Dutch researchers have found that a reversed contrast-enhanced mammography (CEM) hanging protocol reduces reading time by a third without compromising diagnostic performance. Their study was published online on 15 May in the European Journal of Radiology.
The results are good news for busy radiology departments, wrote a team led by Dr. Koos van Geel of Maastricht University Medical Center.
"In the imaging community, there is some concern about the increased reading time of contrast-enhanced exams, as [they consist] of double the number of images per patient. This might result in substantial increases in workload for radiology staff," wrote the study authors, adding that their investigation shows that this is less of a concern as long as a reversed hanging protocol is used.
Current CEM protocols first display a low-energy image (comparable to a full-field digital mammography study), followed by a postcontrast recombined image, which shows contrast uptake, they explained. But since evidence regarding whether this protocol is the most effective is lacking, they conducted a study to investigate if a reversed hanging scheme could improve reading times.
"At present, all vendors present CEM-cases on their workstations using a hanging protocol ... showing the [low-energy] images first, followed by the recombined images, either as overlay or as a separate image," the authors wrote. "However, evidence on what hanging protocol is most effective is lacking, as there is no knowledge of how radiologists read contrast-enhanced exams in clinical practice."
The study used eye-tracking technology to evaluate reading times for 27 radiologists who were randomized into the following hanging protocols:
- Low-energy/recombined images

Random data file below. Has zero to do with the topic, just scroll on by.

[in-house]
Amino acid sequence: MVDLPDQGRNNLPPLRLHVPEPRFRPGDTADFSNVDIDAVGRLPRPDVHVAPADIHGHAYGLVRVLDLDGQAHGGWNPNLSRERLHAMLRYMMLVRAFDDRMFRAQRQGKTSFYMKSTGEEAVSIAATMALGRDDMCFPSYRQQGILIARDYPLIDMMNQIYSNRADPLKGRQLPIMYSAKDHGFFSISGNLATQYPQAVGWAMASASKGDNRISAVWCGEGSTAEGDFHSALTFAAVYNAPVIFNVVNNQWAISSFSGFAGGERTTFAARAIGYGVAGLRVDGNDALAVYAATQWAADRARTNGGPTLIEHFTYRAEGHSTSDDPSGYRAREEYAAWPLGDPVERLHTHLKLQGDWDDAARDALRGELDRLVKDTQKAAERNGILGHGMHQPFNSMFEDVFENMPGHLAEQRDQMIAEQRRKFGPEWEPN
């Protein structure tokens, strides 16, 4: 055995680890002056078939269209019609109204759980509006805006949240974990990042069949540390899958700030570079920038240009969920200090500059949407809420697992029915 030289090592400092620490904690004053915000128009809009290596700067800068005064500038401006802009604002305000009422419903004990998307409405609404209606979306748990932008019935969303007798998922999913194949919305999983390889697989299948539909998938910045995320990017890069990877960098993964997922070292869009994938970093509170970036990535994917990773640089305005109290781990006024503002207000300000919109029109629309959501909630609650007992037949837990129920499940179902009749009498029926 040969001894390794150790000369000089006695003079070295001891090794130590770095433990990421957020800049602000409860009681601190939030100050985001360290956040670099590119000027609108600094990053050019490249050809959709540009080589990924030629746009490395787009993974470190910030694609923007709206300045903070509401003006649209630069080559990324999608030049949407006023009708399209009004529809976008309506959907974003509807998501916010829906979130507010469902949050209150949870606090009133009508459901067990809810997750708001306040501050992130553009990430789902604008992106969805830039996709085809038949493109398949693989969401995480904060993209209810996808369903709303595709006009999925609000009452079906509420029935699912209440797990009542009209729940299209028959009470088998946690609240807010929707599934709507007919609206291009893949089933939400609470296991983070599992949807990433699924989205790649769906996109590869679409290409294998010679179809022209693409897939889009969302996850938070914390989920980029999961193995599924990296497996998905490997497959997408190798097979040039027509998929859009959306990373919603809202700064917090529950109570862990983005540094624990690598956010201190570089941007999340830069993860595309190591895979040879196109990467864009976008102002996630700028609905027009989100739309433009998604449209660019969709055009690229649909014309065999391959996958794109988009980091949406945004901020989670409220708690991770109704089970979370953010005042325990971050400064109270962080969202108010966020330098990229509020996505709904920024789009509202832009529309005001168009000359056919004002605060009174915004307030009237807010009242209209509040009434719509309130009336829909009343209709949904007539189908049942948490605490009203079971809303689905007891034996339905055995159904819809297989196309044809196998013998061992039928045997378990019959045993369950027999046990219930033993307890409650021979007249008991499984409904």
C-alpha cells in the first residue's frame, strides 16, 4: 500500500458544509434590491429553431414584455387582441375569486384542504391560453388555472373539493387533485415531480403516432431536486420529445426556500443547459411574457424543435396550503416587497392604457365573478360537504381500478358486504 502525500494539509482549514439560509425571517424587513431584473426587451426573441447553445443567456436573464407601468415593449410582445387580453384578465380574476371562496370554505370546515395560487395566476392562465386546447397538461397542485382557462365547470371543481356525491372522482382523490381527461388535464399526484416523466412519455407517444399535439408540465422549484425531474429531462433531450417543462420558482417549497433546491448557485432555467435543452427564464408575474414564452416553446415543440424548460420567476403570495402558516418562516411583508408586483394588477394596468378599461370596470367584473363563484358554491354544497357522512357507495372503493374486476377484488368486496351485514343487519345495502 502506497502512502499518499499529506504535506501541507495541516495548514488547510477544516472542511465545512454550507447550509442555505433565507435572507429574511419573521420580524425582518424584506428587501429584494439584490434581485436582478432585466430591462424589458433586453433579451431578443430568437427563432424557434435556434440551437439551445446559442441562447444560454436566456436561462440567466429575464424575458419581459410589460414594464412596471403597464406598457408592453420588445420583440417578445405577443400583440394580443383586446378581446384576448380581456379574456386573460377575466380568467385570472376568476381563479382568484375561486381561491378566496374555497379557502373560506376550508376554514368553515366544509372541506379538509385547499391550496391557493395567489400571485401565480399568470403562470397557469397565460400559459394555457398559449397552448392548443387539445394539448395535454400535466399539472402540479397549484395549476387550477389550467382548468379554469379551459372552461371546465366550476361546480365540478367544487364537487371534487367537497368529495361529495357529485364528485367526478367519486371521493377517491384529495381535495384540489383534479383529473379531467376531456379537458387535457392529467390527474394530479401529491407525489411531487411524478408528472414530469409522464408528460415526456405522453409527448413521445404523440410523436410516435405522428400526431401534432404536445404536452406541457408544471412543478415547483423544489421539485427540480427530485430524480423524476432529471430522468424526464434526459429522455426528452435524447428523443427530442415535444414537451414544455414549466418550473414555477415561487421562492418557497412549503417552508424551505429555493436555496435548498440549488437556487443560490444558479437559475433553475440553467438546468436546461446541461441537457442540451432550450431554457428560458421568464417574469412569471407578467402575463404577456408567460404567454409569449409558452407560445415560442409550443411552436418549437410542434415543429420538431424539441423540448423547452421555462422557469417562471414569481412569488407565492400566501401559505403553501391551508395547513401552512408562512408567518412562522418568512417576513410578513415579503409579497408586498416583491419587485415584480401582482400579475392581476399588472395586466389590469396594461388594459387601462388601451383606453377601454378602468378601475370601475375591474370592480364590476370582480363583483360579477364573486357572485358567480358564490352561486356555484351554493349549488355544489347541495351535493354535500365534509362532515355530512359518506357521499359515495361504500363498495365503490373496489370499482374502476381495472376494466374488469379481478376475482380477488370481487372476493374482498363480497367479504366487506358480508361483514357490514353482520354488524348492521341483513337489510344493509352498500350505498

- Recombined/low-energy images
The radiologists read 30 contrast-enhanced mammography cases, nine of which were malignant. The eye-tracking software noted readers' fixation count, net dwell time on an image, and time-to-first fixation on malignancies; the team also measured reading time per image.
The reversed hanging protocol of recombined/low-energy images proved identical to other protocols on visual search measures and decreased reading time of the contrast-enhanced images by 31% -- 6 seconds -- while scoring similarly in terms of diagnostic performance, van Geel's team found.
This reading time decrease may seem insignificant when measured in seconds, but it adds up, the group concluded.
"By reversing current the current hanging protocol the radiologist's attention could be immediately drawn to conspicuous areas," the authors wrote. "Radiologists can therefore find lesions up to 31% (6 seconds) faster and can potentially reach higher diagnostic performance if they would evaluate the recombined image prior to the low-energy image."
An average decrease in case reading time of 6 seconds may sound small, but the difference will add up, as radiologists may read perhaps tens or even hundreds of cases on a daily basis, they concluded.